ENTRANCE POLICY: Professional Beauty is reserved for trade and professional visitors only. Due to the professional nature of the event, babies and children under 16 cannot be admitted.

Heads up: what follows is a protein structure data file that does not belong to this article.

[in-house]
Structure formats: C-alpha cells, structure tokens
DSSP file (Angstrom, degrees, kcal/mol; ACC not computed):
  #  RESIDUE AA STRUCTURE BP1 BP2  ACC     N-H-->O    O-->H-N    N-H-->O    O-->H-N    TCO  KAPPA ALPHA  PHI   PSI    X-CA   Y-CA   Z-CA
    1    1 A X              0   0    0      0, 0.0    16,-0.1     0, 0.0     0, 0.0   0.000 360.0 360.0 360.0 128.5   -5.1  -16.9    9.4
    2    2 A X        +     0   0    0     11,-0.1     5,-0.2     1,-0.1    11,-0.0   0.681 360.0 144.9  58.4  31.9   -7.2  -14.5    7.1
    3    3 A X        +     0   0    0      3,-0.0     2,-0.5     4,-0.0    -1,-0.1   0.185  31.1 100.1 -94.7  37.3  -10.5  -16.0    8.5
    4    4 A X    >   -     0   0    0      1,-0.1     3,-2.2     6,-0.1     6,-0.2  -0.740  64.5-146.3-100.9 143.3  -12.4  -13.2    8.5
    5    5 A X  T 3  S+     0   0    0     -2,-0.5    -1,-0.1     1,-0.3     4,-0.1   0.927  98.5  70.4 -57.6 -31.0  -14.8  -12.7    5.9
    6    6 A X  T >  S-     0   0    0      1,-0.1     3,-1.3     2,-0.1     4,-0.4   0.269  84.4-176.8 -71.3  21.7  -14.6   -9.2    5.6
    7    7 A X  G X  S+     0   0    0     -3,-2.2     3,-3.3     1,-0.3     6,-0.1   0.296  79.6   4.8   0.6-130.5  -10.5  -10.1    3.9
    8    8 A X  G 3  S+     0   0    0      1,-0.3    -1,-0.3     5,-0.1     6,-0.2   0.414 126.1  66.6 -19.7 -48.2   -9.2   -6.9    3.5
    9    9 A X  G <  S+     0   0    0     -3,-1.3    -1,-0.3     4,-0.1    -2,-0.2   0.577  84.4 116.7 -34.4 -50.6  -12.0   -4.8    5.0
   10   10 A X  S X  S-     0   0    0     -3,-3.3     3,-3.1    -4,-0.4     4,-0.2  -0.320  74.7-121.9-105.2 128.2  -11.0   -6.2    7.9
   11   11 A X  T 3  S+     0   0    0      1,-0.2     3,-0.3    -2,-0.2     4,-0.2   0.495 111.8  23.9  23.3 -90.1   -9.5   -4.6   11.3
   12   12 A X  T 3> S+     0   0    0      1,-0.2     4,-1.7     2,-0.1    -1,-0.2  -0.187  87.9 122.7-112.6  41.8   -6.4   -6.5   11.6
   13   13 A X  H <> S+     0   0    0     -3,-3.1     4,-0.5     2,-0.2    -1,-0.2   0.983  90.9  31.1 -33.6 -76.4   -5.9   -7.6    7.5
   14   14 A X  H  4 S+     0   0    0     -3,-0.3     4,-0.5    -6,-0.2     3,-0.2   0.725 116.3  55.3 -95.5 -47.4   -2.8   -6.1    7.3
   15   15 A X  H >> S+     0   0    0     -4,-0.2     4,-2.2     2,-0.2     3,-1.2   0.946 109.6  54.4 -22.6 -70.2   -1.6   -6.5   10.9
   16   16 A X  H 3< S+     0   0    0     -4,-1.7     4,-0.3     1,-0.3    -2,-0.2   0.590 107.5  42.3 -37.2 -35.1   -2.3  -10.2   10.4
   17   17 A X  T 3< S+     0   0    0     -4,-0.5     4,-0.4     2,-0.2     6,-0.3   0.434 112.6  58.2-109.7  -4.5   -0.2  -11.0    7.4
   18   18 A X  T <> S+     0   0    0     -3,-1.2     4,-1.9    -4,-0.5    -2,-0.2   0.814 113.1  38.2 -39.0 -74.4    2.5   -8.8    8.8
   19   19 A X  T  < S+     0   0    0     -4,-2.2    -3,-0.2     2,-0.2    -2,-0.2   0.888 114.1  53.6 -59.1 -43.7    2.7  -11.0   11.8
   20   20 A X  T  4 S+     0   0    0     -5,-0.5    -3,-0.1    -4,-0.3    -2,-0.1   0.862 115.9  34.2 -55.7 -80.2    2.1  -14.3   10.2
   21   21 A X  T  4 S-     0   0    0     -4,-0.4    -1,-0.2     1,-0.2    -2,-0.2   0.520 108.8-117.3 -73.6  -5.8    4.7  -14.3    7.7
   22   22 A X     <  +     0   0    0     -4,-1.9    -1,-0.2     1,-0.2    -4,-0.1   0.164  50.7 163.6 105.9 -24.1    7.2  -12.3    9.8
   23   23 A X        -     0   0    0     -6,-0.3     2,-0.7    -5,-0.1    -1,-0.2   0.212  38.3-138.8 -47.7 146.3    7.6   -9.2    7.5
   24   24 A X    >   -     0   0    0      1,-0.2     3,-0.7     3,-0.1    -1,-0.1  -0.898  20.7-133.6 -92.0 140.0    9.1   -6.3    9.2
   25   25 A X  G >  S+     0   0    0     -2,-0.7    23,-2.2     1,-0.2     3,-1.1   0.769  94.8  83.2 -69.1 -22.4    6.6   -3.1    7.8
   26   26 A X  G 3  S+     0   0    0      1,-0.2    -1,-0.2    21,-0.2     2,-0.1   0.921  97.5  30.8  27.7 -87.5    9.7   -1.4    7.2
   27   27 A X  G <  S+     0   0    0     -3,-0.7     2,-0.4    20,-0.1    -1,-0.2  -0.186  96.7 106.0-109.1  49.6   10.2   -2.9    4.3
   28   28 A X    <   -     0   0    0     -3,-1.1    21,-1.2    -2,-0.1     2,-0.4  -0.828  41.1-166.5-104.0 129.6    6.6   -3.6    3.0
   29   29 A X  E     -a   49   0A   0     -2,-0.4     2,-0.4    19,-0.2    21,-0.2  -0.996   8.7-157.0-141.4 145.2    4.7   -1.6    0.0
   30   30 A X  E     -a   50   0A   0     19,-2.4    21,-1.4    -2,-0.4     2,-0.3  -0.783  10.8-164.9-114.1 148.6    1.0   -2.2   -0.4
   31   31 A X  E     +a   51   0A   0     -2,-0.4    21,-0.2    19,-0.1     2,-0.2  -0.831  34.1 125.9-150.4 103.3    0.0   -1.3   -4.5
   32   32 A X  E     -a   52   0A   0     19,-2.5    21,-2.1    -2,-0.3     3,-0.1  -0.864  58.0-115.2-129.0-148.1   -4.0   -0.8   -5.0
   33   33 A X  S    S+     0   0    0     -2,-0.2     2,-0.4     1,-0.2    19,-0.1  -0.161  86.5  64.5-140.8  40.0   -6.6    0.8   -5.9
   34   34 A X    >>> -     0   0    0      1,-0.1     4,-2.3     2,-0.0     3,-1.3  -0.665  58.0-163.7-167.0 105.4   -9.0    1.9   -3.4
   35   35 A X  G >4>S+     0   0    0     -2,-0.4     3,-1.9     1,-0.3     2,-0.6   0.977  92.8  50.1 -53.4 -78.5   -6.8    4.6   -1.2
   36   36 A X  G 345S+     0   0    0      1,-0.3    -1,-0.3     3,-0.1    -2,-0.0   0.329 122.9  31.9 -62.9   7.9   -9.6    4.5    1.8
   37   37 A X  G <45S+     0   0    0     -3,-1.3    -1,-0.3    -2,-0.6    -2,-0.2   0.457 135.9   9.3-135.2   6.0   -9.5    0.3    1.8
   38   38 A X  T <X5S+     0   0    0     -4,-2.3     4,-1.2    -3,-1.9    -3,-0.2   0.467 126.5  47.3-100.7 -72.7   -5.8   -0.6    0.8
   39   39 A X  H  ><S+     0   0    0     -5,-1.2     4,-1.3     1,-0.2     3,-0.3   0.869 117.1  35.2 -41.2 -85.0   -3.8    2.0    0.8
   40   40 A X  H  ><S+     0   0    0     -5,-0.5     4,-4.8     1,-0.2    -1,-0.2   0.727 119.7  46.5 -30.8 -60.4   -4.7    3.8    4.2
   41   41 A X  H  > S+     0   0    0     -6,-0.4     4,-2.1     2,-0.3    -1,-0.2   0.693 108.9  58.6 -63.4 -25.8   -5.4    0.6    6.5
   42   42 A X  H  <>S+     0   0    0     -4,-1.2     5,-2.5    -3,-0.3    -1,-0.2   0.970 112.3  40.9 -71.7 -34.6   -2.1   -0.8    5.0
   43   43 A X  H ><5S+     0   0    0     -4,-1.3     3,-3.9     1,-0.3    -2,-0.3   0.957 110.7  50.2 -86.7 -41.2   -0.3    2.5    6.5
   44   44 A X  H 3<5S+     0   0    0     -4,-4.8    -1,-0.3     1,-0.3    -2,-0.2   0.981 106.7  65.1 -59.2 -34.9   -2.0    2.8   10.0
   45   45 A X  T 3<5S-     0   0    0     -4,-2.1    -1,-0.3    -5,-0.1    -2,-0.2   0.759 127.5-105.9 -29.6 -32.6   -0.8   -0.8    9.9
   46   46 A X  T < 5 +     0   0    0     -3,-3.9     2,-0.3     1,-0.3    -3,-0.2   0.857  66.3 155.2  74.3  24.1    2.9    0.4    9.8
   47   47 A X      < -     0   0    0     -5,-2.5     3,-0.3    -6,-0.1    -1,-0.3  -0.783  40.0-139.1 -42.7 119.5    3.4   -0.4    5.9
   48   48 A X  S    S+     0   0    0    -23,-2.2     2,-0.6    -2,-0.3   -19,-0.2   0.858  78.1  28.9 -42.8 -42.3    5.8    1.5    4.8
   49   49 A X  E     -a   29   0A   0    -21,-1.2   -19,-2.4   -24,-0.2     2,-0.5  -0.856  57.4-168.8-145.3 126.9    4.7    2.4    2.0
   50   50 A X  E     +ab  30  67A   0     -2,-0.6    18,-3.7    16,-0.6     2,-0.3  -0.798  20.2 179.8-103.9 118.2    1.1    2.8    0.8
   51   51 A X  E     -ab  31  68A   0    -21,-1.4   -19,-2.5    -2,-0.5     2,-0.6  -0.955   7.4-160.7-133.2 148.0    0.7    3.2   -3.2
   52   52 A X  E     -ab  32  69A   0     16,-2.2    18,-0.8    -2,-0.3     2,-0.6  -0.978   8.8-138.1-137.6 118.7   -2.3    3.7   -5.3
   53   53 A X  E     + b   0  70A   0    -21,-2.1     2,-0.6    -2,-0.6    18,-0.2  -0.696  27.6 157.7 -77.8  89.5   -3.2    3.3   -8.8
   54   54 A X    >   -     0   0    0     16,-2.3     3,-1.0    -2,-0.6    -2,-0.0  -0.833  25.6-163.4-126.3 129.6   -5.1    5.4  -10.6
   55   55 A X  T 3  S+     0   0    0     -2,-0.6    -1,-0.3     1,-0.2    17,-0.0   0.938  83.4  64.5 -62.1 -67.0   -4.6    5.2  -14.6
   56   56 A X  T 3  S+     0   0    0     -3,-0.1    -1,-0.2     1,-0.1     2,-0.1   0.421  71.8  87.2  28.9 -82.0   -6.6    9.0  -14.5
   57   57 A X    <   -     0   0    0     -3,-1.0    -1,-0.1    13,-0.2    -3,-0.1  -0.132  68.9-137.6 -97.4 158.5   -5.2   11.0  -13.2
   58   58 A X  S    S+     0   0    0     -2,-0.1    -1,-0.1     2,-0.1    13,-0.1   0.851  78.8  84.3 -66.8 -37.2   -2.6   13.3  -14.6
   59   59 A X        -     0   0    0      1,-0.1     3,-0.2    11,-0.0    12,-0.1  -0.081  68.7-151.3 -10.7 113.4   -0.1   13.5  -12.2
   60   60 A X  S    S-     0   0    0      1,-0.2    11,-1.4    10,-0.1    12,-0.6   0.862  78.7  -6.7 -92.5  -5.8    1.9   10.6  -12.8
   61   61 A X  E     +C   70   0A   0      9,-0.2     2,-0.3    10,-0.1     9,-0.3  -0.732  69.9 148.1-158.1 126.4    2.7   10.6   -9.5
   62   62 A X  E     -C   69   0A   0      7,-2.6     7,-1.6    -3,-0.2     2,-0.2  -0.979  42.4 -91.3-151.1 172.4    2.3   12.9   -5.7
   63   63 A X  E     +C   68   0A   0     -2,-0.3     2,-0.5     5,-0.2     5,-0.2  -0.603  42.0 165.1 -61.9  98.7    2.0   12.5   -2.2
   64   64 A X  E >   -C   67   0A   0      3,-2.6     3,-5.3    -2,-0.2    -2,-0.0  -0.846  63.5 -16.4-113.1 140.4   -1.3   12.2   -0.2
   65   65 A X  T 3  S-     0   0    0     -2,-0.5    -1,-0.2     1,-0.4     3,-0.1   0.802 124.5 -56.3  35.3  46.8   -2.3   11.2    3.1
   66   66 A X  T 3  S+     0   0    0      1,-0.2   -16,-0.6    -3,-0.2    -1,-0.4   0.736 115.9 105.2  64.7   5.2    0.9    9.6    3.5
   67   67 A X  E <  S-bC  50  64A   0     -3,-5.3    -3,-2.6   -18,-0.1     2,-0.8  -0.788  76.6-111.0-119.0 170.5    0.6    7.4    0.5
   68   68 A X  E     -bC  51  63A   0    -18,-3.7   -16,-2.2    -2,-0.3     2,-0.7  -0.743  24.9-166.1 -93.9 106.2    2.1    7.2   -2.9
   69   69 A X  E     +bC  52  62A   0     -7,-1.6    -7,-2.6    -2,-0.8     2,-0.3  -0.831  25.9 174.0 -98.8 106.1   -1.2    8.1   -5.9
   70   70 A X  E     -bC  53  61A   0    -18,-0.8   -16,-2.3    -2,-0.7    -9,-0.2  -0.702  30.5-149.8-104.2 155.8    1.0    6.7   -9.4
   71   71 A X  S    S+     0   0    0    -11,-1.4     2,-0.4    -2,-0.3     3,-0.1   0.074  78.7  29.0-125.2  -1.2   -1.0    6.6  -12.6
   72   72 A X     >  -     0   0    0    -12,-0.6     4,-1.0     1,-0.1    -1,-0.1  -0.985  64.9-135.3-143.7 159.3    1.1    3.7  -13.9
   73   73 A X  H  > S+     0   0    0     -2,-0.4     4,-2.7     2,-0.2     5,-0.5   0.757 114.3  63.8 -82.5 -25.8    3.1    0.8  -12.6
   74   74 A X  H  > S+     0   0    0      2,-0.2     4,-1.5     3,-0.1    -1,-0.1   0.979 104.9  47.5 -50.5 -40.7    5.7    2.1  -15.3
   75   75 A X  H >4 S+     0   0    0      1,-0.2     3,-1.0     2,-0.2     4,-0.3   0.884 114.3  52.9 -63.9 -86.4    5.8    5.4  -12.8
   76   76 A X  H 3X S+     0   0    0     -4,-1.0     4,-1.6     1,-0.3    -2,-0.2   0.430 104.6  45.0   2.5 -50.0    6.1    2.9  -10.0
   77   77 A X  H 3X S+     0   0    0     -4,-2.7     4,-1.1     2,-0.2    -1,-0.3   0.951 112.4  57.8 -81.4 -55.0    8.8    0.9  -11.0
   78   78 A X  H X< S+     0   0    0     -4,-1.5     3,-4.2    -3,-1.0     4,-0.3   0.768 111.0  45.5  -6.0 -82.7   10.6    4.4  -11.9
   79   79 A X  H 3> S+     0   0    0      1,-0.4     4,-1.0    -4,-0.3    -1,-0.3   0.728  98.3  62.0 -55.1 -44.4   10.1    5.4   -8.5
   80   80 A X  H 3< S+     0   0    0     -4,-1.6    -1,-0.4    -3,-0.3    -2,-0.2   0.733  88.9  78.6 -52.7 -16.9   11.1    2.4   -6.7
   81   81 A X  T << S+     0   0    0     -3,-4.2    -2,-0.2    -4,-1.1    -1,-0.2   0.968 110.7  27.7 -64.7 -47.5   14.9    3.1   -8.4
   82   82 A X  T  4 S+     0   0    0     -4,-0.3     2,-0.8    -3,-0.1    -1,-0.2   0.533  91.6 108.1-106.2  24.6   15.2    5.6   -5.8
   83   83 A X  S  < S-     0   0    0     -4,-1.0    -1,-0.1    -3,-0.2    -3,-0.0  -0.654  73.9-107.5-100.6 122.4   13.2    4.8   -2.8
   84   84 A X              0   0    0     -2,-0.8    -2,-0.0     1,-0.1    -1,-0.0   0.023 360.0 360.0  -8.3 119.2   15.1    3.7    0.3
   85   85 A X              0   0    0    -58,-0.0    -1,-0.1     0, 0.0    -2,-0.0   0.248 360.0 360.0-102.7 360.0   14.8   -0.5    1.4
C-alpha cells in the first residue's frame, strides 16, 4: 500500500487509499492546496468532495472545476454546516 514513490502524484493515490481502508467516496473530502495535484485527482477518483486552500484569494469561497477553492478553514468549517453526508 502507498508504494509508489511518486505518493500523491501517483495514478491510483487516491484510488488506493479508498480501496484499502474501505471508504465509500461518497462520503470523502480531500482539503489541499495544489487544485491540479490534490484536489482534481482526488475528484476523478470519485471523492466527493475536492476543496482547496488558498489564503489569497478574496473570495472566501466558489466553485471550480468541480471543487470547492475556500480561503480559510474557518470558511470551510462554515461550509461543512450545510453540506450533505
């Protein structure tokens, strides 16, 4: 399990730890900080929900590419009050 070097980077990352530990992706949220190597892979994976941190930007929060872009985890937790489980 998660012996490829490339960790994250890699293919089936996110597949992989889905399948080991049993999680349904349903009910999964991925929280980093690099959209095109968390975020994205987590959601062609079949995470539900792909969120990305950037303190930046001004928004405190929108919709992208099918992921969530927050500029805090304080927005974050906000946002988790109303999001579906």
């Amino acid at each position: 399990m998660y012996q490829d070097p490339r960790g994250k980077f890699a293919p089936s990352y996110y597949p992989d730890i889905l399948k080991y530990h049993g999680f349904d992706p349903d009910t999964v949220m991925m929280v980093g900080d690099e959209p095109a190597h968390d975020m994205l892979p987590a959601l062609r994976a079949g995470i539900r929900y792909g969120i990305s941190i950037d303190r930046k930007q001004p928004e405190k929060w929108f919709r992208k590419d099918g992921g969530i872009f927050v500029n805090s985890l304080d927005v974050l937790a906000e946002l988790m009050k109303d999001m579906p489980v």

What story do you tell your clients?9 October 2017 Venetia Butler presenting her workshop at the Spa & Salon ConventionThe story that salons and spas tell their clients is the story they will buy, so don’t keep saying that times are tough and that the economy is difficult. This was the advice from Venetia Butler of Sales Guru, who presented a sales workshop at the recent Spa & Salon Convention, which ran as part of the Professional Beauty Johannesburg Expo in Midrand. “If you don’t like how your hard luck story is going to end, then change it. If you want to change something then you physically have to do it. You can’t make someone hungry but you can serve something they would like to eat. If customers are optional to you then you will be optional to them. You can’t connect with someone unless you serve the food they eat. People don’t stop buying, but they may stop buying from you.”Butler went on to suggest that spa and salon owners implement four principles in the running of their businesses, namely Goal Plan; Authenticity; Give; and Feedback. She continued: “A lot of people dislike goals because they haven’t been briefed properly but without a plan, there is no direction. That direction is the plan. We have less than three months of the year left – do you know how it will end for your business? You cannot recognise the end if you have no starting point, i.e. goal plan. “Ask yourself what you want to achieve in the next 30 days. Failure is not forever but the lessons you learn from it are. Share your goals with your staff and monitor each month in terms of what worked and what didn’t. Remember that positivity works and that excuses limit you.”Butler expressed the belief that authenticity is lacking in the industry if stakeholders don’t know themselves. “You expect clients to return but did you give them a reason to? The best sales tip ever is to listen before you speak; ask before you tell. Every guest is different. Because we don’t listen, we don’t connect. Everyone wants to be seen. Clients are not just a cash register. Authenticity can’t exist without integrity. If something is not true, then don’t lie to clients.”She stressed that when staff feel safe, they will trust you. “As spa and salon owners you should always give before you get. The same principle applies to sales. Personally, I find spas make me stressed out if the therapist starts doing the sale pitch during my massage session. “Sales is a simple concept – it’s helping people to be better on their wants, needs and objectives. Give your clients options and let them know that your job is to help them make informed decisions.” Butler maintained that the complaining customer is your best customer. “This is because we learn from customers who complain. If you are not open to feedback, you need to get out of your own way. Feedback is either your best friend, or the reason you’re hungry. “What you do with information defines the outcome. So many times we defend feedback and yet feedback is your best friend – you should ask for it every day. Regarding the people who work for you, remember that disconnect with staff is never a one-way street. The greatest privilege is to be heard. “Clients have to pay to be heard. When a customer is forced to compare salons, convenience will be the deciding factor. What you don’t know about your business is what will damage it, because if you don’t know what the problems are, you can’t fix them.”In conclusion, Butler quoted American poet and civil rights activist, Maya Angelou: “People might forget what you say or do, but they will remember how you made them feel.” (Report by Joanna Sterkowicz)